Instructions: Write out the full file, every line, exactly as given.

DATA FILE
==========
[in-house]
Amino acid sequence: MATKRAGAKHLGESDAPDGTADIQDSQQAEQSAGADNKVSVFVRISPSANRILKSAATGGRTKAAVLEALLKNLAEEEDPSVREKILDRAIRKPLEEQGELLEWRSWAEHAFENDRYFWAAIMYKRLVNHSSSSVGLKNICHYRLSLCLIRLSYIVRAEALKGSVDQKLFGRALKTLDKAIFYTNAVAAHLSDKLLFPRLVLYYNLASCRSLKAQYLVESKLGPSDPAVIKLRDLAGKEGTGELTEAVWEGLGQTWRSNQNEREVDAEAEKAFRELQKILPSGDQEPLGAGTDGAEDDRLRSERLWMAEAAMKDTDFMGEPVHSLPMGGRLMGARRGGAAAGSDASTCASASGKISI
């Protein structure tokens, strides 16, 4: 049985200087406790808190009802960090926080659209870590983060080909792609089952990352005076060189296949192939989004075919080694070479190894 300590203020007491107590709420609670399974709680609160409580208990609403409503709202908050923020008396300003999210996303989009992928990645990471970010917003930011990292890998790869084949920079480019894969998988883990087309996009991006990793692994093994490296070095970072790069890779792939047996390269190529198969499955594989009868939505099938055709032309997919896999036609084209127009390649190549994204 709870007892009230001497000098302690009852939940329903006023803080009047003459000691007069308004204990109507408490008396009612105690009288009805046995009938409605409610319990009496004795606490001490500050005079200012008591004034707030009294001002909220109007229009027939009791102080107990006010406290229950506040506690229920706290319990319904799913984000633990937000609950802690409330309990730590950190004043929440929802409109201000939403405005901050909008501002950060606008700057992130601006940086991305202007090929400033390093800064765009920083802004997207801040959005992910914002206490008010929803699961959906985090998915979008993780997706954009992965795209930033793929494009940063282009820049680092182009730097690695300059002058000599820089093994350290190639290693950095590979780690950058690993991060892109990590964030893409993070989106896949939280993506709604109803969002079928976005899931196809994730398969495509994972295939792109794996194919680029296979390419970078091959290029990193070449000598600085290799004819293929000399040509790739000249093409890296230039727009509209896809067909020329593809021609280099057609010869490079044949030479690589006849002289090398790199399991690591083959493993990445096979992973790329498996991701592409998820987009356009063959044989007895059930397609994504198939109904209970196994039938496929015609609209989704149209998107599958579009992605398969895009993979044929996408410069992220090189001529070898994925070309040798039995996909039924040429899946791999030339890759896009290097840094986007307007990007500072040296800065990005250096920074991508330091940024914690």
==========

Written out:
[in-house]
Amino acid sequence: MATKRAGAKHLGESDAPDGTADIQDSQQAEQSAGADNKVSVFVRISPSANRILKSAATGGRTKAAVLEALLKNLAEEEDPSVREKILDRAIRKPLEEQGELLEWRSWAEHAFENDRYFWAAIMYKRLVNHSSSSVGLKNICHYRLSLCLIRLSYIVRAEALKGSVDQKLFGRALKTLDKAIFYTNAVAAHLSDKLLFPRLVLYYNLASCRSLKAQYLVESKLGPSDPAVIKLRDLAGKEGTGELTEAVWEGLGQTWRSNQNEREVDAEAEKAFRELQKILPSGDQEPLGAGTDGAEDDRLRSERLWMAEAAMKDTDFMGEPVHSLPMGGRLMGARRGGAAAGSDASTCASASGKISI
């Protein structure tokens, strides 16, 4: 049985200087406790808190009802960090926080659209870590983060080909792609089952990352005076060189296949192939989004075919080694070479190894 300590203020007491107590709420609670399974709680609160409580208990609403409503709202908050923020008396300003999210996303989009992928990645990471970010917003930011990292890998790869084949920079480019894969998988883990087309996009991006990793692994093994490296070095970072790069890779792939047996390269190529198969499955594989009868939505099938055709032309997919896999036609084209127009390649190549994204 709870007892009230001497000098302690009852939940329903006023803080009047003459000691007069308004204990109507408490008396009612105690009288009805046995009938409605409610319990009496004795606490001490500050005079200012008591004034707030009294001002909220109007229009027939009791102080107990006010406290229950506040506690229920706290319990319904799913984000633990937000609950802690409330309990730590950190004043929440929802409109201000939403405005901050909008501002950060606008700057992130601006940086991305202007090929400033390093800064765009920083802004997207801040959005992910914002206490008010929803699961959906985090998915979008993780997706954009992965795209930033793929494009940063282009820049680092182009730097690695300059002058000599820089093994350290190639290693950095590979780690950058690993991060892109990590964030893409993070989106896949939280993506709604109803969002079928976005899931196809994730398969495509994972295939792109794996194919680029296979390419970078091959290029990193070449000598600085290799004819293929000399040509790739000249093409890296230039727009509209896809067909020329593809021609280099057609010869490079044949030479690589006849002289090398790199399991690591083959493993990445096979992973790329498996991701592409998820987009356009063959044989007895059930397609994504198939109904209970196994039938496929015609609209989704149209998107599958579009992605398969895009993979044929996408410069992220090189001529070898994925070309040798039995996909039924040429899946791999030339890759896009290097840094986007307007990007500072040296800065990005250096920074991508330091940024914690």